Tradition says spring starts on the vernal equinox, which is 20 March. Meteorologists insist it’s more practical to count in whole months and start spring on 1 March. In practice Nature usually has the last word and, after a few teasing false starts, lets spring creep up on us in her own good time. Usually some time in April.
But somehow on the 1 March I always wake up anticipating an overnight transformation. Balmier weather, blossoms on trees, crocuses bursting through the soil – all very Seven Brides for Seven Brothers. And on opening my curtains this morning, it does seem like the meteorologists might be right this year.
With the promise of things once more growing, my thoughts turn to another, more intermittent hobby of mine, that of foraging. Not a lot of that to be done in polluted London you might think. I would have agreed once but have changed my mind after a guided tour of Southwark Park last year. Wild salad leaves, nuts, apples, plums, mushrooms, berries, abound in green corners all over the capital.
Mostly my foraging bounty ends up in cordials and liqueurs to restock the liquor cabinet. Last year I managed elderflower cordial, sloe gin, crab apple vodka, wild plum liqueur, blackberry brandy and chestnut liqueur.
There are lots of plus points to making your own flavours in this way. The drinks themselves tend to taste and smell better than commercial varieties, you have a more unusual base to create from and it also saves money and space – no more shelves full of half-used bottles. Especially if you give away most of it as Christmas presents (I advise not doing this; it only leads to regrets).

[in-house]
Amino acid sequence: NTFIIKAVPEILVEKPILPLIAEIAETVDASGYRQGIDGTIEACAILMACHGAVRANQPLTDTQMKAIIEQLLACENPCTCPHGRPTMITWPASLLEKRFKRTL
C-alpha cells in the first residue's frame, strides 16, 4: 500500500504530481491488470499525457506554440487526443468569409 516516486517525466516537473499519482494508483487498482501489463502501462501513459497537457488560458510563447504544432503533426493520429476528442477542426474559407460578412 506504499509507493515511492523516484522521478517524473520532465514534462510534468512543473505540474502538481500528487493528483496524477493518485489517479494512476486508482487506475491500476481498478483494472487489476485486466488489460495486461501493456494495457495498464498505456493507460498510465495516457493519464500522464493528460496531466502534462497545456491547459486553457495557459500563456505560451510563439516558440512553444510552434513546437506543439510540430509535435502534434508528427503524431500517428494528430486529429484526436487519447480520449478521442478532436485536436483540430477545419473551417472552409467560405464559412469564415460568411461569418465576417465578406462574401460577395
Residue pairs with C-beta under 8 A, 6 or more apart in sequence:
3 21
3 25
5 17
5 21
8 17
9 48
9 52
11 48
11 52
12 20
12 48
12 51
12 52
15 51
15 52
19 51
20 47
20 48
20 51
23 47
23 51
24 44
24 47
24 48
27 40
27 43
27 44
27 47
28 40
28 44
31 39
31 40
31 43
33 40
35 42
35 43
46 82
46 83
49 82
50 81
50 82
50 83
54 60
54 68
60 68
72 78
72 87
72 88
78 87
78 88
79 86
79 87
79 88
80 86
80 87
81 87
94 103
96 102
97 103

The real harvest for drinks making won’t begin until the elderflower blooms in May but as my supply of liqueurs and cordials is getting low (see the note about regrets in the paragraph above), I’m planning an experimental batch from nettle tips (north London has a few disused railway lines that are a good, clean source) and will also be keeping an eye out for young dandelion leaves later in the month.
The lack of ingredients available in the wild over winter led me to try some infusions with cultivated ingredients and I’ve got both lemon thyme and rosemary infused vodka to test this week. Dreaming up recipes to use these in led me to think of other herbs I’d like to use and so I’ve decided to try to grow from seed one more time. I’ve failed miserably in the past at this but I’m a bit dubious about nursery plants being fit for consumption. I tried so hard with my sweet violets; weeks and weeks of coaxing but I couldn’t get the damn things to germinate and my dreams of producing the finest Aviation known to man faded…
I’ve found an online supplier of unusual plants and am thinking my window box will include: hyssop, English lavender, geranium, lemon verbena and burnet. But if my thumbs are really cursed with a lack of green, does anyone know where I can buy edible lavender flowers?